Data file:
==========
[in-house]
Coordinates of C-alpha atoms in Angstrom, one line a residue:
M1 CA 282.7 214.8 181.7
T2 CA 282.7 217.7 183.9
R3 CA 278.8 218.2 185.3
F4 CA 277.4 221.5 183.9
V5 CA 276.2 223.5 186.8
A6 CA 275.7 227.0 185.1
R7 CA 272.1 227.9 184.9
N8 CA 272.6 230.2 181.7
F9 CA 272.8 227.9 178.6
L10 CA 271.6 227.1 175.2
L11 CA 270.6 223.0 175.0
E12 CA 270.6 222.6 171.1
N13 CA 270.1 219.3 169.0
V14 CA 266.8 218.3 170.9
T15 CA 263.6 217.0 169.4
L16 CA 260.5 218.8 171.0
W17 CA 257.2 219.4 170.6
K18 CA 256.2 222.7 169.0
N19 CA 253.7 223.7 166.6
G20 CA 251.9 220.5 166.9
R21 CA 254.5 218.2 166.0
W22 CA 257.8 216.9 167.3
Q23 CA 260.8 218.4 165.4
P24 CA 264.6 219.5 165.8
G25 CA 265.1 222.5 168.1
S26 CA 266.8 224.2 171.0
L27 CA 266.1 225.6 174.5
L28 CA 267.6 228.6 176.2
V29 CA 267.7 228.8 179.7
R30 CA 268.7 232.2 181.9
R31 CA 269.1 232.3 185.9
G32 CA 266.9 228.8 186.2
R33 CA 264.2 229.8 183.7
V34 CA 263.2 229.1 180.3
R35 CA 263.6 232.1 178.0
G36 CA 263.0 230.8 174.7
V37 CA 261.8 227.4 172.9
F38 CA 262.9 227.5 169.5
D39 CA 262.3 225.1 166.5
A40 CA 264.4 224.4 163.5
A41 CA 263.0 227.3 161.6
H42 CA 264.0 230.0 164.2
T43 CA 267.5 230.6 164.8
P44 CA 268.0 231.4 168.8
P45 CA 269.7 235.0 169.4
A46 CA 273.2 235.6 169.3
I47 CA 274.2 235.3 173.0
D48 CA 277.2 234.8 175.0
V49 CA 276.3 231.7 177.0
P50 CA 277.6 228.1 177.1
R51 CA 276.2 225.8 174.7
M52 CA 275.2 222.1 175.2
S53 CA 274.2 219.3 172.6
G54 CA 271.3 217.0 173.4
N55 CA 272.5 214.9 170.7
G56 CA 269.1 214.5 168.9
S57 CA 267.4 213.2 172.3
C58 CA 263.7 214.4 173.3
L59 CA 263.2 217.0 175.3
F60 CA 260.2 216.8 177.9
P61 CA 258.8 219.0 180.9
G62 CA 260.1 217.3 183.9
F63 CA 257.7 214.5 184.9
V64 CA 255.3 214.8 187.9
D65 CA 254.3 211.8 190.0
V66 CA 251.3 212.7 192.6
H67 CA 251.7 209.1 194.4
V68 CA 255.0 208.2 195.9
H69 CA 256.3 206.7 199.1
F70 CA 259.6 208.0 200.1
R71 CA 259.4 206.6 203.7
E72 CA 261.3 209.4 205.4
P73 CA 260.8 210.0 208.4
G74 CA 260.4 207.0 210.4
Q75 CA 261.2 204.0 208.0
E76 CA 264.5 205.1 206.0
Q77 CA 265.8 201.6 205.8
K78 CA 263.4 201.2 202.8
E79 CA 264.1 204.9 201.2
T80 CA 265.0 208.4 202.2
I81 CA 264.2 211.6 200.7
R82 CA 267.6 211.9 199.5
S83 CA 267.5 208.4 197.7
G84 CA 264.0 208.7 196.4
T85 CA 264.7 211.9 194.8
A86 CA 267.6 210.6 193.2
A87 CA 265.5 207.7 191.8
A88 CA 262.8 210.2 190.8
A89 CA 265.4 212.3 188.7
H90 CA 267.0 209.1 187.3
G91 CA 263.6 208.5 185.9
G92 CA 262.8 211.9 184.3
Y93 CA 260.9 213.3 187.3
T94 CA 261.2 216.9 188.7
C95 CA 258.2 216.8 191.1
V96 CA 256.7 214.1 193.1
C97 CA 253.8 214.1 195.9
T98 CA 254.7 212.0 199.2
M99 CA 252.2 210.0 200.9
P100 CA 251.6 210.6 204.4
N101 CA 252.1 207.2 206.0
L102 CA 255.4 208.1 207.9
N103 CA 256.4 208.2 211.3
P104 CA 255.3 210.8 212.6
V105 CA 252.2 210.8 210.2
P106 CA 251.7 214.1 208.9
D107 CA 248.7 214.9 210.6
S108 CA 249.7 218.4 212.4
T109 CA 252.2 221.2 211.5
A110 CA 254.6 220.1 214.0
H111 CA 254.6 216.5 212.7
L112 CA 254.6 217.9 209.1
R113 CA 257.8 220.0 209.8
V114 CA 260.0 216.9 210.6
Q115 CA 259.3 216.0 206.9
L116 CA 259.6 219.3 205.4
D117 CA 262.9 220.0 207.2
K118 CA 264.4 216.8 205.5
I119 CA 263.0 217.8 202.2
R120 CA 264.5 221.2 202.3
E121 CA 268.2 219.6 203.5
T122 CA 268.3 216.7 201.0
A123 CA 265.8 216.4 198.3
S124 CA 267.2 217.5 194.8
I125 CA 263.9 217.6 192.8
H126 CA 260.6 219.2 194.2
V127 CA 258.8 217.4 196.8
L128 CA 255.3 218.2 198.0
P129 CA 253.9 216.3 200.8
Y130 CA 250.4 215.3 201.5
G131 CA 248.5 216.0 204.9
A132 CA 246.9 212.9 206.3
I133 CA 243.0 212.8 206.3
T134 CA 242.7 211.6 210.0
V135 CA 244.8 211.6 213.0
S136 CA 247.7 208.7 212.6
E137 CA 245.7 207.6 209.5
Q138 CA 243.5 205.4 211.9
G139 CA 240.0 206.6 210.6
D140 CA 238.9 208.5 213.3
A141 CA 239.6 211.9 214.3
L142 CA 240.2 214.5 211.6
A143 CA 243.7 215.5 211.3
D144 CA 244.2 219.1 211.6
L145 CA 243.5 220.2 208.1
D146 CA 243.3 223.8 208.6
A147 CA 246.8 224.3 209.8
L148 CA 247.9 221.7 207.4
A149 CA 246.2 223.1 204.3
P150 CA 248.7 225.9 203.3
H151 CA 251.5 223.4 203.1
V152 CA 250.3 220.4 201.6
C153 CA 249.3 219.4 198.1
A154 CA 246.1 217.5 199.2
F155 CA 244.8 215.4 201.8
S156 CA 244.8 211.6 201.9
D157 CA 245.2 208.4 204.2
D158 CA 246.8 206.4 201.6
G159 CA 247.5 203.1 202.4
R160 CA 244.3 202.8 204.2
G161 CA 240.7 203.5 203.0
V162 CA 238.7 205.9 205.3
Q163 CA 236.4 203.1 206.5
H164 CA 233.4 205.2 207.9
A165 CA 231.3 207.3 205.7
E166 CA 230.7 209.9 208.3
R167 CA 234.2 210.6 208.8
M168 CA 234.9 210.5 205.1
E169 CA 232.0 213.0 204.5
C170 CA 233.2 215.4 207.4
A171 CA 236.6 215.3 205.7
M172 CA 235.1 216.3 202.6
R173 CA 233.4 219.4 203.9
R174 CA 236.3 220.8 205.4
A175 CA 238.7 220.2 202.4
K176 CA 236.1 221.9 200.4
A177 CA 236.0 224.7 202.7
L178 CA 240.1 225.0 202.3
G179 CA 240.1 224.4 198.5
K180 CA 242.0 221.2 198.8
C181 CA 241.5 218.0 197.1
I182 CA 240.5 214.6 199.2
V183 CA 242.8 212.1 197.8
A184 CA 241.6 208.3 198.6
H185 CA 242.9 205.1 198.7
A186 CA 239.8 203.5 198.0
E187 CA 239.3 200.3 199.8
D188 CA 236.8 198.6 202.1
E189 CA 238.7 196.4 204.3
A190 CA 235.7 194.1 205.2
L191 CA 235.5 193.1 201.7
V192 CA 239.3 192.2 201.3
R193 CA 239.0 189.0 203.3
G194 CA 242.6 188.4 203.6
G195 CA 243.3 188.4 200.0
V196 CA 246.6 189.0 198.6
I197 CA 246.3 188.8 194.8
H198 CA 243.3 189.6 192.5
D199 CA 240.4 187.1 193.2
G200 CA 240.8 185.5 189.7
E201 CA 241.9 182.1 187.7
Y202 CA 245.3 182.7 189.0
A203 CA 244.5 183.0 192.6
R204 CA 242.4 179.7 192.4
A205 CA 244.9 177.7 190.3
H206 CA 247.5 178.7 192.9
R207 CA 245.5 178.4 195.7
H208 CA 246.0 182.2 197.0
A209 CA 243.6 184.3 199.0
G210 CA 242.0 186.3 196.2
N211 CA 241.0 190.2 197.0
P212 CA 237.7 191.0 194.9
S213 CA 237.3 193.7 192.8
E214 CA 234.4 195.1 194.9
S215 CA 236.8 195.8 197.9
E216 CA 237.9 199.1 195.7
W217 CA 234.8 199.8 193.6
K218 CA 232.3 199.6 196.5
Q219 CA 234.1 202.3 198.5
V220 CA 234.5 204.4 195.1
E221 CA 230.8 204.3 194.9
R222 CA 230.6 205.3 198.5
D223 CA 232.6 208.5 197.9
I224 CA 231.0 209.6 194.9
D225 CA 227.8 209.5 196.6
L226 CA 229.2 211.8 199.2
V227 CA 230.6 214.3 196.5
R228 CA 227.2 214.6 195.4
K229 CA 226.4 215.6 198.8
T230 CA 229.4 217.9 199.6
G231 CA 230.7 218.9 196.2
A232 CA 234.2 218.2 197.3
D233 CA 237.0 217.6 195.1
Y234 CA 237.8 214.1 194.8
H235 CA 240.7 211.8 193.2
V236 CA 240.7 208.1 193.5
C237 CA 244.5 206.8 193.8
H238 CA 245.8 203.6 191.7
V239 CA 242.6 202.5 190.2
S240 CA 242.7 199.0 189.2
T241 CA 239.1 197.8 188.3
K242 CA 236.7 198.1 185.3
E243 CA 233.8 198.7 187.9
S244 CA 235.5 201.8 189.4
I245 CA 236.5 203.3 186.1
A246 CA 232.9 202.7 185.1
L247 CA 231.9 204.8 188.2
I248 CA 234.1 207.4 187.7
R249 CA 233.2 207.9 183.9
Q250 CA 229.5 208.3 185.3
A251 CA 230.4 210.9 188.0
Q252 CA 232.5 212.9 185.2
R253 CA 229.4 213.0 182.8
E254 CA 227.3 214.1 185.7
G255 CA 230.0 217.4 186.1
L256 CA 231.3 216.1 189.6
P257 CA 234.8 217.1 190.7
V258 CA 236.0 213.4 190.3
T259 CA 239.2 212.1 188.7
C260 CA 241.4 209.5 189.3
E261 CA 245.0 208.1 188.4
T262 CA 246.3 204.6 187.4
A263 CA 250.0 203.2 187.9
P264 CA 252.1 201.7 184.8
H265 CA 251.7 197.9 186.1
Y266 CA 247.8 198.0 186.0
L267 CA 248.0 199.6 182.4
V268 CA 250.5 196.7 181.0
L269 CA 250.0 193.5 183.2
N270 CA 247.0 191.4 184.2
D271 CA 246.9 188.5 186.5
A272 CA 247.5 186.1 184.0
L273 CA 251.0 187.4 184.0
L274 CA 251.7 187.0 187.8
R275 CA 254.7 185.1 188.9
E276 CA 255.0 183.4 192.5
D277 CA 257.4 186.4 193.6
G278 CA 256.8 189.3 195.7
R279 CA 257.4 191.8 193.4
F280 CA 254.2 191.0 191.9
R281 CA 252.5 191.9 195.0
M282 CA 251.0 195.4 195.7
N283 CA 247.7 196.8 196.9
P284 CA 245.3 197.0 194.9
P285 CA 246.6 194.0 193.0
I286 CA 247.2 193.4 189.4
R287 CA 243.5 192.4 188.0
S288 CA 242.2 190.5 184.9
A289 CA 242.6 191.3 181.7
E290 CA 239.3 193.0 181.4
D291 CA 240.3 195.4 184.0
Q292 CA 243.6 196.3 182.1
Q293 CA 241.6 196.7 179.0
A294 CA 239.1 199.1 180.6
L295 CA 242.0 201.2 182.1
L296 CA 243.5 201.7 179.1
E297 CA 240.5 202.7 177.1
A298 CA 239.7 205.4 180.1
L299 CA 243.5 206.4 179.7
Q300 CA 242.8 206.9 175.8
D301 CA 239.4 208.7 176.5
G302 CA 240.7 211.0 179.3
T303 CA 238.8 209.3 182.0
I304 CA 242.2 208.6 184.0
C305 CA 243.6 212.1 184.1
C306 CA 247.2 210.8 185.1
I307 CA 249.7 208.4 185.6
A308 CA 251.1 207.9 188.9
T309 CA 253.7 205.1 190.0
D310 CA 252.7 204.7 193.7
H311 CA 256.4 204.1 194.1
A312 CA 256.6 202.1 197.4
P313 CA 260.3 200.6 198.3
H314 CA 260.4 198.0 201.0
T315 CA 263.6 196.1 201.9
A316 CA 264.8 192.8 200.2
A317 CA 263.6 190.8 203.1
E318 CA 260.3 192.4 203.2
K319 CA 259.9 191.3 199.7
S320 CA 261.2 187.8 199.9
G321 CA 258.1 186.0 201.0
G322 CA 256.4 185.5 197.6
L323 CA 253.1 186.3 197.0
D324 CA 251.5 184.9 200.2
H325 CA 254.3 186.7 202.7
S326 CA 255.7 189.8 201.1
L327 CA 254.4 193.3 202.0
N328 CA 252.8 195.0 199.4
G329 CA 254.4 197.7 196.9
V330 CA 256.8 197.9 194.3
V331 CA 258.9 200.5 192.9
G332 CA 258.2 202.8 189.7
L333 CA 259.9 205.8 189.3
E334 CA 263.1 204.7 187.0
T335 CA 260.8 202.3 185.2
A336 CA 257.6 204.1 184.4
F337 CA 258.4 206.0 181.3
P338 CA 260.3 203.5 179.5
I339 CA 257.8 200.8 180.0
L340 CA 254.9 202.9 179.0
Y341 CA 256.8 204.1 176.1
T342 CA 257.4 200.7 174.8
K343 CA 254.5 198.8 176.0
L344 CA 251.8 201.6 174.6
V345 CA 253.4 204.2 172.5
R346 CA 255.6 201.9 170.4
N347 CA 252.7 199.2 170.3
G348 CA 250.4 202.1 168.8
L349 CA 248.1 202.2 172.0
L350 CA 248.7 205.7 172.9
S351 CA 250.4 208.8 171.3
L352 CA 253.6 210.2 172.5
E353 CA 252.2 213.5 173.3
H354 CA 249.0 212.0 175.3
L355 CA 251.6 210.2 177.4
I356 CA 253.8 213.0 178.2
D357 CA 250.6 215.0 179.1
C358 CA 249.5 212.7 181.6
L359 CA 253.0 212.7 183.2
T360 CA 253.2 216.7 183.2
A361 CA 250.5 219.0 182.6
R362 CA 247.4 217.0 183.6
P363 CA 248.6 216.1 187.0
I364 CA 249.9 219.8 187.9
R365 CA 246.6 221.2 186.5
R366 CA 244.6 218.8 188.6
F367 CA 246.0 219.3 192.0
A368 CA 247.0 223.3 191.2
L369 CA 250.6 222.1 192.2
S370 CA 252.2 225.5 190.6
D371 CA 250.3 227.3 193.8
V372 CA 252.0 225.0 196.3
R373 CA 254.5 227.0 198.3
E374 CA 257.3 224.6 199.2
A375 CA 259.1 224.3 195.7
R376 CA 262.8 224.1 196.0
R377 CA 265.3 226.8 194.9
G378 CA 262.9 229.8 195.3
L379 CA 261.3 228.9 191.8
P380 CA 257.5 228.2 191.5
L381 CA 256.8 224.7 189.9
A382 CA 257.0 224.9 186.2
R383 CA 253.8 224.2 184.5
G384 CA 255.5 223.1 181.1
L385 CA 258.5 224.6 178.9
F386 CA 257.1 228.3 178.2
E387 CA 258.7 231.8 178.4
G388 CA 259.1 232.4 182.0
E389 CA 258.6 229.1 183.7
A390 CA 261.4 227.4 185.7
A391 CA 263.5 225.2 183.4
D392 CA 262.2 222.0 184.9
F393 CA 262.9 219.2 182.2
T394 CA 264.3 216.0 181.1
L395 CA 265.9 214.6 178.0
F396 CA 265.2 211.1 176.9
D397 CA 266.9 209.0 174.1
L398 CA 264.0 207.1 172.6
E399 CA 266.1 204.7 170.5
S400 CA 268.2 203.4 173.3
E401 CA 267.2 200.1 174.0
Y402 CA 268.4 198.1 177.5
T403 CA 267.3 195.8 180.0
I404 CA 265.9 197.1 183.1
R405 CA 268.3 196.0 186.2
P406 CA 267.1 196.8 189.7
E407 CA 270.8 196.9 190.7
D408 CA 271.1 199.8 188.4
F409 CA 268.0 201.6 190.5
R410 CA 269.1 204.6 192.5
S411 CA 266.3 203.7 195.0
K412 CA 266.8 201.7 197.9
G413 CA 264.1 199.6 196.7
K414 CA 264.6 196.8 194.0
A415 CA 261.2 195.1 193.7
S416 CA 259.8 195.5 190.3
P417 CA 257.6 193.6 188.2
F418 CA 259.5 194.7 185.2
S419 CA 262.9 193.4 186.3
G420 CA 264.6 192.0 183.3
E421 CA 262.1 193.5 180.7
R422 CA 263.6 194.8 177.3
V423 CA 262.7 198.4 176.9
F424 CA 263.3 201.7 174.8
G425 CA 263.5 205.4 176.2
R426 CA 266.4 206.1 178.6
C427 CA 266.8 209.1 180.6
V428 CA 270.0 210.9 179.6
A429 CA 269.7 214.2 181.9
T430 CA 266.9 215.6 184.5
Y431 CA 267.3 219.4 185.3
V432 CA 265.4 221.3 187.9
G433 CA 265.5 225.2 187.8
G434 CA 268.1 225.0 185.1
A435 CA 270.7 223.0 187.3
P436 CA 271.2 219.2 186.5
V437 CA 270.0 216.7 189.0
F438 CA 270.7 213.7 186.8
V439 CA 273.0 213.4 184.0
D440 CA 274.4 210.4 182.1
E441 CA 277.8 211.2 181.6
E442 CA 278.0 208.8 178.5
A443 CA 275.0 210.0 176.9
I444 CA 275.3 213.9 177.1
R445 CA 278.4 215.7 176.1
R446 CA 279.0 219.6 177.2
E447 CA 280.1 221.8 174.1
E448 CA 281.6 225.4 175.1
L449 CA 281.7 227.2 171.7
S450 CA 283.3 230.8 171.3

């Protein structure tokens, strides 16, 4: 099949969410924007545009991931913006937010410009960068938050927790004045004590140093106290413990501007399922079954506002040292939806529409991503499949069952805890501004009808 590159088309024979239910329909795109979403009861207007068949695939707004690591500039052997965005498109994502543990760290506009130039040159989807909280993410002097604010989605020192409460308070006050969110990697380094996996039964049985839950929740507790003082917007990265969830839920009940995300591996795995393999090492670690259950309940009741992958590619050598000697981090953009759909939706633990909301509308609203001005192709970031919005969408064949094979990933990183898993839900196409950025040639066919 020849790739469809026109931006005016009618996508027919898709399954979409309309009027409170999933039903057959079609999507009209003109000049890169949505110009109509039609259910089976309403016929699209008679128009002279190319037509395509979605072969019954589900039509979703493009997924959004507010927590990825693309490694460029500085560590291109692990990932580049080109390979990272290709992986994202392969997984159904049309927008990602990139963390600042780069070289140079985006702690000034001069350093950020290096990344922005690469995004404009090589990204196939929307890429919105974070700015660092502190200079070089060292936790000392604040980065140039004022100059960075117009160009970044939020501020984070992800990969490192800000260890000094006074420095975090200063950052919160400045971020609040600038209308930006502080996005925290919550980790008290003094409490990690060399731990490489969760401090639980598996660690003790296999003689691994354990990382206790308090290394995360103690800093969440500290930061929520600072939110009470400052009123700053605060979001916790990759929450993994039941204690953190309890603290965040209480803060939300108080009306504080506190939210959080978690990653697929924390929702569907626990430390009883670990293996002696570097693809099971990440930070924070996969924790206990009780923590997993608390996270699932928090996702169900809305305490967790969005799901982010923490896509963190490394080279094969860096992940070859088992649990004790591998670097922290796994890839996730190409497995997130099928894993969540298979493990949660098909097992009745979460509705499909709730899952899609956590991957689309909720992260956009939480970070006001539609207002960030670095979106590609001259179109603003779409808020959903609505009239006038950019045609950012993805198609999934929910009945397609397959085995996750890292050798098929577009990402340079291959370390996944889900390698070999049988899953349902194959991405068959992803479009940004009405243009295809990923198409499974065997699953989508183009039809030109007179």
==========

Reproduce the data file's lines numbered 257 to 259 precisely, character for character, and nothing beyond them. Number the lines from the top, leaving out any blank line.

G255 CA 230.0 217.4 186.1
L256 CA 231.3 216.1 189.6
P257 CA 234.8 217.1 190.7